Oakville Mayor Rob Burton resigns as chair of Halton police board after approving chief’s Florida travel
Oakville Mayor Rob Burton has resigned as chair of the Halton regional police board after granting the police chief permission to travel to Florida for a personal property matter as COVID-19 numbers climbed and Ontarians were urged to stay home for the holidays.
“I am resigning now as a member of the Halton Police Board, deeply regretful for my response to the chief’s proposed trip,” Burton said in a statement Monday.
Halton police chief Stephen Tanner told the Star Friday he travelled to Florida to attend to a “personal property-related business matter” on Dec. 26, the day Ontario’s lockdown came into effect amid dangerous levels of COVID-19 across the province.
Tanner, who has since returned from Florida and begun a 14-day quarantine, apologized for the trip last week, saying travel abroad amid the COVID-19 pandemic “was a poor decision.”
In response to “concerns regarding Chief Tanner’s recent travel to the US,” Halton’s police board has scheduled a closed-door meeting for Friday afternoon, said Oakville city Coun. Jeff Knoll, who is now acting chair of Halton’s police board.
Tanner’s trip — which came to light due to his noticeable absence following the on-duty death of one of his officers last week — has prompted anger and shock from many in the region, including front-line officers, some of whom are calling for the chief to resign next, according to Halton’s police union.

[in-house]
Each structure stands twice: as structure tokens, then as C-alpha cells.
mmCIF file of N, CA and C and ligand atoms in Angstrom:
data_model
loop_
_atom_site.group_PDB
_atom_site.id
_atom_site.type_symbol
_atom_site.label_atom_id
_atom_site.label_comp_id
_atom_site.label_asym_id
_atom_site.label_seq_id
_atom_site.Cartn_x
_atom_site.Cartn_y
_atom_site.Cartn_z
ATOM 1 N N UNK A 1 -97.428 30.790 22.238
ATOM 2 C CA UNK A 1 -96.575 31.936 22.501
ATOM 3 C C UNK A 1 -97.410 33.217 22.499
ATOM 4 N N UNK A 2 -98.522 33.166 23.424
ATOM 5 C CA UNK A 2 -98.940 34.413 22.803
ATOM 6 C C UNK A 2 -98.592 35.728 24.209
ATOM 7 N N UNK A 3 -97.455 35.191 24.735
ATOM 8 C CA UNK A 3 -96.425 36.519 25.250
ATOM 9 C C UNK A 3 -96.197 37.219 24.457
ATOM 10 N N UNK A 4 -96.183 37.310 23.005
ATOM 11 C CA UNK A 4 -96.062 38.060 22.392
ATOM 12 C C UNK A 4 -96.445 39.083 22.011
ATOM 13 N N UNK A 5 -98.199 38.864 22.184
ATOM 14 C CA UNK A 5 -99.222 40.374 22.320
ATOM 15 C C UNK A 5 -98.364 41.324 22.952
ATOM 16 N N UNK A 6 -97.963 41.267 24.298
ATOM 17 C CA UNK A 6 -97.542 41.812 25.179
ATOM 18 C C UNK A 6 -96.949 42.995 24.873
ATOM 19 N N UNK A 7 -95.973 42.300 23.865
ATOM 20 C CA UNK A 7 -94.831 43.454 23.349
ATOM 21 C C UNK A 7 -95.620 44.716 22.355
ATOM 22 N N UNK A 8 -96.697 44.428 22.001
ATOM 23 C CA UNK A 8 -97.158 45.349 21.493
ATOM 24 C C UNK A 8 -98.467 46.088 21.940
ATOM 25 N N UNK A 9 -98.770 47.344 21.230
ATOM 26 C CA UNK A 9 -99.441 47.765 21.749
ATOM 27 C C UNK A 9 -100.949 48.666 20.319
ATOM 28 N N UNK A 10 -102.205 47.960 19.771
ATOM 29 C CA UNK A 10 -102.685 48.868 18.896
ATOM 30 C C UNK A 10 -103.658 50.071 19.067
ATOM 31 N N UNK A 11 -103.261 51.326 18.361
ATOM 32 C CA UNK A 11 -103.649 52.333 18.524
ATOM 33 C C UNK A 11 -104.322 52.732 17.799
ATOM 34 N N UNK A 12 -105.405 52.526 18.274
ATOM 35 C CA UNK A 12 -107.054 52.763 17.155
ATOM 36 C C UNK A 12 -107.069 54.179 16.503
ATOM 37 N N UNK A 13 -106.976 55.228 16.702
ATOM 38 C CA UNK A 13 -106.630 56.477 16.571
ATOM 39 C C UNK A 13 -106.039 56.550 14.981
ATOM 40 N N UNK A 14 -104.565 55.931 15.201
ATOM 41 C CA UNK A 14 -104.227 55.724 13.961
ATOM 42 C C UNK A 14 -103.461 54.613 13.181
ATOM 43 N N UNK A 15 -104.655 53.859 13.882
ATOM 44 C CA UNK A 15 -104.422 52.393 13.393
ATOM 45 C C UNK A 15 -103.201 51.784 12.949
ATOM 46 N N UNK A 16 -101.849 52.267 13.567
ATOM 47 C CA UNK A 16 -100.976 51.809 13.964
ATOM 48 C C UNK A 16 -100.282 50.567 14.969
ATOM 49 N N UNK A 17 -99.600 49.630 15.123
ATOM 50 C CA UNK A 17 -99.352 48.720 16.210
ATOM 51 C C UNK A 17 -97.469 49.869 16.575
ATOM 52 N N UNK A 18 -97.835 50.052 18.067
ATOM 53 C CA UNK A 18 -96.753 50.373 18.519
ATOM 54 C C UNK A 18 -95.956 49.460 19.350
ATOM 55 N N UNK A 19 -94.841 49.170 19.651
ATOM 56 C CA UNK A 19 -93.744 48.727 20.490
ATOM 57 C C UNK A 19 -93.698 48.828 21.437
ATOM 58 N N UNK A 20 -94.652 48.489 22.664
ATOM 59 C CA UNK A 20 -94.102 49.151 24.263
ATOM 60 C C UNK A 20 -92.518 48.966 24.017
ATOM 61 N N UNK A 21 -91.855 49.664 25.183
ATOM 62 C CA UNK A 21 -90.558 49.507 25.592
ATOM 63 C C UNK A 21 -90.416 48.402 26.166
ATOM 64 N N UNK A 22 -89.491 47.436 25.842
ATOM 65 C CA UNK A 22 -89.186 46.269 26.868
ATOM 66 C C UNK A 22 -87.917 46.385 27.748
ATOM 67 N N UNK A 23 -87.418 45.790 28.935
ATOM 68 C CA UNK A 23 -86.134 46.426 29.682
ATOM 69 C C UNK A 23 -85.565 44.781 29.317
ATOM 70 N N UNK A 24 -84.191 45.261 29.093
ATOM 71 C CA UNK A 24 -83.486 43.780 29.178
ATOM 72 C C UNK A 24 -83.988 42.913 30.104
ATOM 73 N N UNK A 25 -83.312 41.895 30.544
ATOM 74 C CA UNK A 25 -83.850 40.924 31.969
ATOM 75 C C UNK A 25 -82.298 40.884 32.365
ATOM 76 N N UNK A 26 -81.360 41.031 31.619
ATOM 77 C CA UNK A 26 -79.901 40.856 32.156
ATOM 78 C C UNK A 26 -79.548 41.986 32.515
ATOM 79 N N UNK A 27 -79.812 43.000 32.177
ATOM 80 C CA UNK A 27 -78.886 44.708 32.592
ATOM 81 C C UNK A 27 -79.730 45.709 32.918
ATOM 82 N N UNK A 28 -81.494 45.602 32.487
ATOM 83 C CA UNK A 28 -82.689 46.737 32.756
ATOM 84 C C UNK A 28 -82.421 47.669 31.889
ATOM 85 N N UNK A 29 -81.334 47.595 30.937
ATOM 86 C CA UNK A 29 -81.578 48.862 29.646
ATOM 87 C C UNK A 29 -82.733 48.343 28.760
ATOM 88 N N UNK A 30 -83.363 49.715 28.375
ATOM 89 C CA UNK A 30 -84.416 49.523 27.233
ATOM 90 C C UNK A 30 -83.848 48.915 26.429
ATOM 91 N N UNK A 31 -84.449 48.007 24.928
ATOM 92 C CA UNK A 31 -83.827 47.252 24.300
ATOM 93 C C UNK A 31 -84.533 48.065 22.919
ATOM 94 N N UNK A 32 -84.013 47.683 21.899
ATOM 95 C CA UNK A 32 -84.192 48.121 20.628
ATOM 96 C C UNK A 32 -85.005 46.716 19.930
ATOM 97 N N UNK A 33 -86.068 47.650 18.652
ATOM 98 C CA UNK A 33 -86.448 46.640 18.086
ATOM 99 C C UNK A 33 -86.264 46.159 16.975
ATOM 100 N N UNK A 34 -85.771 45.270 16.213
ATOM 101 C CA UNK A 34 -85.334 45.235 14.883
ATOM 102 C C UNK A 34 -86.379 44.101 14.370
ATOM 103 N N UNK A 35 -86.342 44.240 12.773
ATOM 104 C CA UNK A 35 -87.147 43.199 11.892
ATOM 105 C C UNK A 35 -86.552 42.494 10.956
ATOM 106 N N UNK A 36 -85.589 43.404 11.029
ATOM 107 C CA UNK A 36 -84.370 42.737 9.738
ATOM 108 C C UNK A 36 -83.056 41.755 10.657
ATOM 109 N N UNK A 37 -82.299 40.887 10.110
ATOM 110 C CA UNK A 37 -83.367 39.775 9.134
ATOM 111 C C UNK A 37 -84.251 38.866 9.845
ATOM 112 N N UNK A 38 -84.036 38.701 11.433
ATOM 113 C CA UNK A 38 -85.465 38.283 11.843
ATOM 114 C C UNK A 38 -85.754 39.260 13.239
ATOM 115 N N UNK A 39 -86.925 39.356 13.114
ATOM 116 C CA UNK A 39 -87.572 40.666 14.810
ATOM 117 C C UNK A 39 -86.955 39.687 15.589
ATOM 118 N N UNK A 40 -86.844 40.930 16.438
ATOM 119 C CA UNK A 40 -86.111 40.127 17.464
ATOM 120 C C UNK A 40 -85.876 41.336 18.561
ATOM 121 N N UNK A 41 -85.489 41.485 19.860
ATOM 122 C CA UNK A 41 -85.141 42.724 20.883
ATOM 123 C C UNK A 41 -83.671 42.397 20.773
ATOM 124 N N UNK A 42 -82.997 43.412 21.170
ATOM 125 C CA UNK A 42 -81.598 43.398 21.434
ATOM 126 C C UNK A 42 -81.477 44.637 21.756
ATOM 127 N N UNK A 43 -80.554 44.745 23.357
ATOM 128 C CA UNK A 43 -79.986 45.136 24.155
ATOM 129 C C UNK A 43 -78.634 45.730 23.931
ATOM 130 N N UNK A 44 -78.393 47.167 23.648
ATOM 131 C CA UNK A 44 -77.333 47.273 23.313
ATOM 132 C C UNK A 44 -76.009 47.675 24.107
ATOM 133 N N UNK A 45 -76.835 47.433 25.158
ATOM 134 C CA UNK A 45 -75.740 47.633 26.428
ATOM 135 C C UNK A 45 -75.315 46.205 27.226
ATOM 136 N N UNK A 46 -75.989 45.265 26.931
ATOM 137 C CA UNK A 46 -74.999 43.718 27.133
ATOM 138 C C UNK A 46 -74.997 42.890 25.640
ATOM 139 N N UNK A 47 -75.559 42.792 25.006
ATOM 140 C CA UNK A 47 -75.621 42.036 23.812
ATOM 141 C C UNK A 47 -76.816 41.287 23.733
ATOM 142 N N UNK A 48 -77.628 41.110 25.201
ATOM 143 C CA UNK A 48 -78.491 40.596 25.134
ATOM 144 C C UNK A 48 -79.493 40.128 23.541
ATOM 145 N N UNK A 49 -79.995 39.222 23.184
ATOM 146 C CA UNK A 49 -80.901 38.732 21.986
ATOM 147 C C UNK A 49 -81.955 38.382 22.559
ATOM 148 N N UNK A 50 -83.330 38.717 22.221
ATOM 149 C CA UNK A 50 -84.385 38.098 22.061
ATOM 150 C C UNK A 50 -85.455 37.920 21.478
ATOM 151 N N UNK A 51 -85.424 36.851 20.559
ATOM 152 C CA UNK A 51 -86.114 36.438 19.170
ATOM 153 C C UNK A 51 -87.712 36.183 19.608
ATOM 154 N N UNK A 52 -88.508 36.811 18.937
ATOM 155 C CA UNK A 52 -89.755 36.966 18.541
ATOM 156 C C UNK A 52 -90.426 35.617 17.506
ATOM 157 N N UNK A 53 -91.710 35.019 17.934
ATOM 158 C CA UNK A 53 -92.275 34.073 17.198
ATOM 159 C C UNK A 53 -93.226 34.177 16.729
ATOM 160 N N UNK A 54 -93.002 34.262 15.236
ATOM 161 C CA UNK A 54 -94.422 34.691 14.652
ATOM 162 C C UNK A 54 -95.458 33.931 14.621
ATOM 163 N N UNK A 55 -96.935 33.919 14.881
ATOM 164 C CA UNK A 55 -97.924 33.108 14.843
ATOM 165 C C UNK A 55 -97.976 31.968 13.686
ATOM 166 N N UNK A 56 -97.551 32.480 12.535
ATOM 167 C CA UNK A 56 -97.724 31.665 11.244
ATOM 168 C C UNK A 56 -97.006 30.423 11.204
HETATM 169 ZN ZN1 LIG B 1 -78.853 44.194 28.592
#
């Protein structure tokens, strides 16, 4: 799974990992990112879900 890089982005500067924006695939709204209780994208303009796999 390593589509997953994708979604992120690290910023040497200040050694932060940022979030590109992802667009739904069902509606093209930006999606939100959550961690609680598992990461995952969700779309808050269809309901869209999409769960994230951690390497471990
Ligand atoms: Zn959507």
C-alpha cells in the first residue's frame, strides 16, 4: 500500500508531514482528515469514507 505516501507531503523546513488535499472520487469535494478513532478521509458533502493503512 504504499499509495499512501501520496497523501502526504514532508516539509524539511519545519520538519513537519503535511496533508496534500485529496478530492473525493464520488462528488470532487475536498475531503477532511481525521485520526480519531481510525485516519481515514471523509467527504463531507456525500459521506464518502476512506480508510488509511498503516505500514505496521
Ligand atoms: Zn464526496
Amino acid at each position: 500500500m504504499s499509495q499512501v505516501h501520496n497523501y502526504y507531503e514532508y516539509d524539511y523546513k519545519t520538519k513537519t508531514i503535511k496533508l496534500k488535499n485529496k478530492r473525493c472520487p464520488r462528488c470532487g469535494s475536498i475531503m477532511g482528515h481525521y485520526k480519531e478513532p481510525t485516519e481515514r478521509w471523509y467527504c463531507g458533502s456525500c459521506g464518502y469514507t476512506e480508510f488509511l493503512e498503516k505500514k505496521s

“There’s a strong, strong contingent of officers who are absolutely insistent, given all that has transpired and the precedent set by other public figures, that he should resign,” Halton Regional Police Association president Clay Gillis said Monday.
The trip was approved by Burton on Dec. 22 — one day after Ontario Premier Doug Ford announced a lockdown would come into effect on Boxing Day, and the same day Ford said the province was “at a tipping point” at which hospitals could be overwhelmed by COVID-19 cases.
In an interview Friday, Burton said he stood by the decision to allow Tanner to travel for property reasons, saying he “knew of no law or regulation forbidding international travel, nothing like that.”
Asked Friday if he knew which day Tanner was set to travel, Burton told the Star in an email that he “wasn’t involved in his flight arrangements.”
In his statement on Monday, Burton said he had been focused “on the ways the chief’s trip qualified as essential travel.” Burton said he should have said no to the trip “because it could generate public concern about me not setting a higher example than the rules and guidelines actually called for.”
Burlington mayor Marianne Meed Ward said Friday she was “flooded” by messages from constituents who said they hadn’t gone to visit their own properties in Florida because it was clear that didn’t qualify as essential travel.
Public officials have to “walk the talk and hold ourselves not only to the same standard we expect, but a higher standard,” she said.
The Star canvassed police services in Ontario Monday about the whereabouts of their chiefs over the holidays. Toronto, Durham Region, Peel Region and the Ontario Provincial Police confirmed their chiefs did not travel.
Wendy Gillis is a Toronto-based reporter covering crime and policing for the Star. Reach her by email at firstname.lastname@example.org or follow her on Twitter: @wendygillis